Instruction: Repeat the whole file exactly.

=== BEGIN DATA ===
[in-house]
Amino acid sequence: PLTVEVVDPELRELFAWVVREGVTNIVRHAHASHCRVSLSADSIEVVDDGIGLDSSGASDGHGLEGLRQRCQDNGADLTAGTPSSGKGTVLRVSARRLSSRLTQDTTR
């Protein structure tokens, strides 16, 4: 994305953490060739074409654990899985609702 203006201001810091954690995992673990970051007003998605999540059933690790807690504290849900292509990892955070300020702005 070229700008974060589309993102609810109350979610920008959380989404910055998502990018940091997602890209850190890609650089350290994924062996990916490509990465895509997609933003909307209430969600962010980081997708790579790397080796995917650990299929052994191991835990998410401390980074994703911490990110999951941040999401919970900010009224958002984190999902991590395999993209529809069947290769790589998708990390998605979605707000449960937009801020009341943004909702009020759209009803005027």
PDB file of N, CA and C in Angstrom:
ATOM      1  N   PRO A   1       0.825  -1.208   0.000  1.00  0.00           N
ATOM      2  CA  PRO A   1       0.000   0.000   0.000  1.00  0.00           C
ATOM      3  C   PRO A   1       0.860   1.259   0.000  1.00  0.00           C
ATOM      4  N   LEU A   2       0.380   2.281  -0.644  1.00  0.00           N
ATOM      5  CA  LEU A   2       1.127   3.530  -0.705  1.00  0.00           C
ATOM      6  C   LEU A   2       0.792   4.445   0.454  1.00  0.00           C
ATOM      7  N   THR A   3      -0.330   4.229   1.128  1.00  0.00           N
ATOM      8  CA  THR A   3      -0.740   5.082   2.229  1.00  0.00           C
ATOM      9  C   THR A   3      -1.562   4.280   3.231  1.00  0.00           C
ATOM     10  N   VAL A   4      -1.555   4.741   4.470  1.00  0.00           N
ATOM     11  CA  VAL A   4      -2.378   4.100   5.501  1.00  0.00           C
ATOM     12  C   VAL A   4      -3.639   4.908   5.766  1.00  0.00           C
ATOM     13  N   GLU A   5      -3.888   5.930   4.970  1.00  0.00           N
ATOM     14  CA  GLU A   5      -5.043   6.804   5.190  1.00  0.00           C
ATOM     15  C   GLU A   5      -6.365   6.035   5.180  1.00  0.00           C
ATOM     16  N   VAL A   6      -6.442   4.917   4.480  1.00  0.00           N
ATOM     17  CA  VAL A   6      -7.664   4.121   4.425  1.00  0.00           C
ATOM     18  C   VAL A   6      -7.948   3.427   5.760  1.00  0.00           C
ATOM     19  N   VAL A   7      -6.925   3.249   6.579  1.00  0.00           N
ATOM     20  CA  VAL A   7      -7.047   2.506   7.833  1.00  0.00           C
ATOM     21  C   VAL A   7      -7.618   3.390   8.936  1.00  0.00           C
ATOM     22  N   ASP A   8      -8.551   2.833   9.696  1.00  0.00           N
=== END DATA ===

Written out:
[in-house]
Amino acid sequence: PLTVEVVDPELRELFAWVVREGVTNIVRHAHASHCRVSLSADSIEVVDDGIGLDSSGASDGHGLEGLRQRCQDNGADLTAGTPSSGKGTVLRVSARRLSSRLTQDTTR
């Protein structure tokens, strides 16, 4: 994305953490060739074409654990899985609702 203006201001810091954690995992673990970051007003998605999540059933690790807690504290849900292509990892955070300020702005 070229700008974060589309993102609810109350979610920008959380989404910055998502990018940091997602890209850190890609650089350290994924062996990916490509990465895509997609933003909307209430969600962010980081997708790579790397080796995917650990299929052994191991835990998410401390980074994703911490990110999951941040999401919970900010009224958002984190999902991590395999993209529809069947290769790589998708990390998605979605707000449960937009801020009341943004909702009020759209009803005027």
PDB file of N, CA and C in Angstrom:
ATOM      1  N   PRO A   1       0.825  -1.208   0.000  1.00  0.00           N
ATOM      2  CA  PRO A   1       0.000   0.000   0.000  1.00  0.00           C
ATOM      3  C   PRO A   1       0.860   1.259   0.000  1.00  0.00           C
ATOM      4  N   LEU A   2       0.380   2.281  -0.644  1.00  0.00           N
ATOM      5  CA  LEU A   2       1.127   3.530  -0.705  1.00  0.00           C
ATOM      6  C   LEU A   2       0.792   4.445   0.454  1.00  0.00           C
ATOM      7  N   THR A   3      -0.330   4.229   1.128  1.00  0.00           N
ATOM      8  CA  THR A   3      -0.740   5.082   2.229  1.00  0.00           C
ATOM      9  C   THR A   3      -1.562   4.280   3.231  1.00  0.00           C
ATOM     10  N   VAL A   4      -1.555   4.741   4.470  1.00  0.00           N
ATOM     11  CA  VAL A   4      -2.378   4.100   5.501  1.00  0.00           C
ATOM     12  C   VAL A   4      -3.639   4.908   5.766  1.00  0.00           C
ATOM     13  N   GLU A   5      -3.888   5.930   4.970  1.00  0.00           N
ATOM     14  CA  GLU A   5      -5.043   6.804   5.190  1.00  0.00           C
ATOM     15  C   GLU A   5      -6.365   6.035   5.180  1.00  0.00           C
ATOM     16  N   VAL A   6      -6.442   4.917   4.480  1.00  0.00           N
ATOM     17  CA  VAL A   6      -7.664   4.121   4.425  1.00  0.00           C
ATOM     18  C   VAL A   6      -7.948   3.427   5.760  1.00  0.00           C
ATOM     19  N   VAL A   7      -6.925   3.249   6.579  1.00  0.00           N
ATOM     20  CA  VAL A   7      -7.047   2.506   7.833  1.00  0.00           C
ATOM     21  C   VAL A   7      -7.618   3.390   8.936  1.00  0.00           C
ATOM     22  N   ASP A   8      -8.551   2.833   9.696  1.00  0.00           N